Top 5 Crazy State Gun Laws
The Constitution of the United States of America allows for the right of its citizens to bear arms. And although this right is considered inalienable, a lot can change over the course of 200+ years. So it’s no surprise that both federal and state governments have found it necessary to pass laws to limit, expand, or expressly state how firearms may be bought, sold, and used. Here are just a few of the craziest and most controversial state gun laws in existence.
- Minors with weapons. Many states have provisions that allow minors to handle firearms so long as they are in the company of a responsible adult such as a parent or instructor. But Vermont has gotten some flak for the fact that residents age 16 and up are allowed to obtain permits and purchase firearms, and minors do not need parental permission to do so. Of course, what is perhaps even more controversial is that fact that Vermont requires no permits to carry concealed weapons.
- Carrying concealed weapons. In addition to Vermont, Alaska, Arizona, and Wyoming also allow residents to carry concealed guns without a permit. And while they are the most lenient on this score, they’re not the only states to enact laws that make gun-toting easier for residents. Utah, for example, requires a permit to carry loaded and/or concealed weapons, but residents can carry firearms in the open in public without a permit so long as the guns aren’t loaded.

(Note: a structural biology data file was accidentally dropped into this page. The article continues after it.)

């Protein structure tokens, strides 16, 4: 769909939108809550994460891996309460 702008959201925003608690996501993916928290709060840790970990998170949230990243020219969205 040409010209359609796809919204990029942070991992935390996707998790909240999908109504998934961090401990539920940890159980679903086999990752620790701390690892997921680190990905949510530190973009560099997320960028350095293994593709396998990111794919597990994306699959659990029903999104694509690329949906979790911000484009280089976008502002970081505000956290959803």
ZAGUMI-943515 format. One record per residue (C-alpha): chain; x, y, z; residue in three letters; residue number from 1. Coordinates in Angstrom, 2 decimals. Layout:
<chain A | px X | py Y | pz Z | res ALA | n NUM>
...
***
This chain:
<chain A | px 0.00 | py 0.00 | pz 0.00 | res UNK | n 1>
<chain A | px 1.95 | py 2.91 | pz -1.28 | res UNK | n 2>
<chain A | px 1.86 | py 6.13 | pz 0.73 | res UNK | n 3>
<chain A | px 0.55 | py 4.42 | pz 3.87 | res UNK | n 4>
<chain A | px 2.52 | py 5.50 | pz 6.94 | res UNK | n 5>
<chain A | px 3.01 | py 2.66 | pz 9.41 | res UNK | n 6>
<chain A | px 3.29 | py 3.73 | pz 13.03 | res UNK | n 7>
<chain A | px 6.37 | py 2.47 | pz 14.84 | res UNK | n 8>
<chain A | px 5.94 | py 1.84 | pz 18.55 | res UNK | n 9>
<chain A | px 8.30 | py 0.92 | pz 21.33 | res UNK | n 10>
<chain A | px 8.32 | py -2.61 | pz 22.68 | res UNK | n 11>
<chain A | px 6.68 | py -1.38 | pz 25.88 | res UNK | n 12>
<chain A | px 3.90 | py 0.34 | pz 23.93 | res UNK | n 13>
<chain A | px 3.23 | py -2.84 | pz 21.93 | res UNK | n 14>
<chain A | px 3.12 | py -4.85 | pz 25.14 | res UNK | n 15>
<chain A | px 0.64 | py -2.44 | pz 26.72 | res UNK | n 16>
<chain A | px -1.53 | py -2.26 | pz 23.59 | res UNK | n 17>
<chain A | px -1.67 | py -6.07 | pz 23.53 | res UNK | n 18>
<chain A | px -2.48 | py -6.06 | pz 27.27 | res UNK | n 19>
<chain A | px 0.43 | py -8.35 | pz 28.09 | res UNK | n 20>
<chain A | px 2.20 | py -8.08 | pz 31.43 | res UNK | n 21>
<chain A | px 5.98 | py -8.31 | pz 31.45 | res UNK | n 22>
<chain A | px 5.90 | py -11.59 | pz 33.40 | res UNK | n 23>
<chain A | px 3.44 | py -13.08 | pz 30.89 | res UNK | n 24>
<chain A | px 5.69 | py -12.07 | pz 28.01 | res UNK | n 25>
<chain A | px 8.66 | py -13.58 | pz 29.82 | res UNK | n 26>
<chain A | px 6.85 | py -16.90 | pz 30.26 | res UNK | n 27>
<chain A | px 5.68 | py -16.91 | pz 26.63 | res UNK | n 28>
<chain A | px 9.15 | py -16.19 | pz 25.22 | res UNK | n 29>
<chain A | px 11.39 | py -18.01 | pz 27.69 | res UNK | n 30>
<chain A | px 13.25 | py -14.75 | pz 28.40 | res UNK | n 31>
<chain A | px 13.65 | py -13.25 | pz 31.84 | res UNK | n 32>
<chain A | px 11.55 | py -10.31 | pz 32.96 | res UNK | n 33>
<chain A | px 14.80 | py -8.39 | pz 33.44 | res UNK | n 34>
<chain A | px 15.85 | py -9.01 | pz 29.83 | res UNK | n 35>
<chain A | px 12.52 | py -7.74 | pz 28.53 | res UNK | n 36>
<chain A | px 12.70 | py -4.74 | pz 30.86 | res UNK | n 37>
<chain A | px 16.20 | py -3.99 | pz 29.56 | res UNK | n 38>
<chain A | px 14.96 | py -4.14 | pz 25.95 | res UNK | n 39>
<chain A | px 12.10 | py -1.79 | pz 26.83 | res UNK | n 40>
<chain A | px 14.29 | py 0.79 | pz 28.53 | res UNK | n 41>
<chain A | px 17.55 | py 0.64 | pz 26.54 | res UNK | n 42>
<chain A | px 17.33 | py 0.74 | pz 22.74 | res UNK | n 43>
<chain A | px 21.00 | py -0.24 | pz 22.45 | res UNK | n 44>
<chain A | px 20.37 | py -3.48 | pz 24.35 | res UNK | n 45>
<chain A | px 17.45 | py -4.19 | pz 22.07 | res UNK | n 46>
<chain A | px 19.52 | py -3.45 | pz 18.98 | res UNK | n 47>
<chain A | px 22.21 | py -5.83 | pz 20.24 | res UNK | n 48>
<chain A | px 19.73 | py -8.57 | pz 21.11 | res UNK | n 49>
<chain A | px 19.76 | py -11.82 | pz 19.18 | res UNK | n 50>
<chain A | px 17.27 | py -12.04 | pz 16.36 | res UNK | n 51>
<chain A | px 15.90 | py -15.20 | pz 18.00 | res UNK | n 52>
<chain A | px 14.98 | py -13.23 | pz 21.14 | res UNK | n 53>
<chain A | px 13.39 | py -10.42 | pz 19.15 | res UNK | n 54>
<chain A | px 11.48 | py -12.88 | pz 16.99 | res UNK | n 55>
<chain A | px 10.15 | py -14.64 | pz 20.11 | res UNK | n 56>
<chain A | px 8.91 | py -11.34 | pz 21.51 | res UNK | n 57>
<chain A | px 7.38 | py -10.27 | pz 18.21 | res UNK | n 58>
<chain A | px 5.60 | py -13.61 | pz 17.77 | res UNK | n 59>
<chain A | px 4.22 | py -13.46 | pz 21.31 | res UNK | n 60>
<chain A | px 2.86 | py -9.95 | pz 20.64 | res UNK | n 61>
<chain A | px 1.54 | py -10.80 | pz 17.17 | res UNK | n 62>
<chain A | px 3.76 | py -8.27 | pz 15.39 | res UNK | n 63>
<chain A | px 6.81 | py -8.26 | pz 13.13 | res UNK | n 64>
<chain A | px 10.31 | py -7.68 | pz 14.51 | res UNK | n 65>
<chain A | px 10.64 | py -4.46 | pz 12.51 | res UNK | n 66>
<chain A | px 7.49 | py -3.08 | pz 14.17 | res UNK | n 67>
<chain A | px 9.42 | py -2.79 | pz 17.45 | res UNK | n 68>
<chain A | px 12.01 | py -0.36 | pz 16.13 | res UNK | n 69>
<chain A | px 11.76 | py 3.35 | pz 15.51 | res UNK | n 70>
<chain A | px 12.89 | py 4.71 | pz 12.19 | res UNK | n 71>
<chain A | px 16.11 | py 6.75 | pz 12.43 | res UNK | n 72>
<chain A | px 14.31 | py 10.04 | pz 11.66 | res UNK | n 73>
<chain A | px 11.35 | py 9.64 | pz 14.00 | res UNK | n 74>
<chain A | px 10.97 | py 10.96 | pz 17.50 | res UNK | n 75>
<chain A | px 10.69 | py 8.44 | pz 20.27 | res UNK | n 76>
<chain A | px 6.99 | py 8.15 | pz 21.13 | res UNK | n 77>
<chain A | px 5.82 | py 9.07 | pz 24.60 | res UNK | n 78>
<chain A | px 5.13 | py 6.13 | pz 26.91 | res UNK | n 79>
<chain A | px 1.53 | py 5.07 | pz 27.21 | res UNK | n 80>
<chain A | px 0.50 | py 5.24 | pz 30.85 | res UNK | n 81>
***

- Stand your ground. Most people would agree that the ability to protect you home and family from intrusion or attack (what is known as “castle doctrine”) is covered under the 2nd Amendment. After all, the idea was to allow individuals to feel safe in their own homes. But Florida takes this notion a step further with the controversial “stand your ground” law that provides for the use of deadly force for anyone who feels threatened. This law was responsible for the highly publicized Trayvon Martin killing, for which shooter George Zimmerman was ultimately acquitted. What rubs most people the wrong way is the rather subjective nature of threats, as well as the fact that the law does not require residents to try to escape or use another means of stopping a threat if possible before using deadly force.
- Public permits for the blind. When Iowa passed a law in 2010 that turned them into a “will issue” state, allowing for anyone with no criminal background or history of mental illness to apply for gun permits, they probably didn’t realize that the law would be so controversial. But the fact that it allows legally blind residents to not only own firearms, but obtain permits to carry them in public has certainly brought it to the public attention. Part of the problem is that the required safety course to obtain a public permit to carry a gun is offered online.
- Guns in church. Louisiana raised a few eyebrows when Governor Bobby Jindal signed a 2010 law allowing for the use of guns in houses of worship as part of a private security force. The law was aimed at providing protections for members of religious organizations in high-crime areas, but plenty of people questioned the law and its potential for allowing violence into houses of worship. Of course, Louisiana also allows residents to purchase rifles, shotguns, and ammunition in any state and bring it back, making it one of the most lenient states where reciprocity is concerned. And while the hope is that residents are responsible enough to educate themselves about firearms with websites like Shooting.org, not to mention take proper safety courses in gun handling, the truth is that there will always be an element of society that uses firearms for the wrong reasons and in the wrong ways, often resulting in harm to others.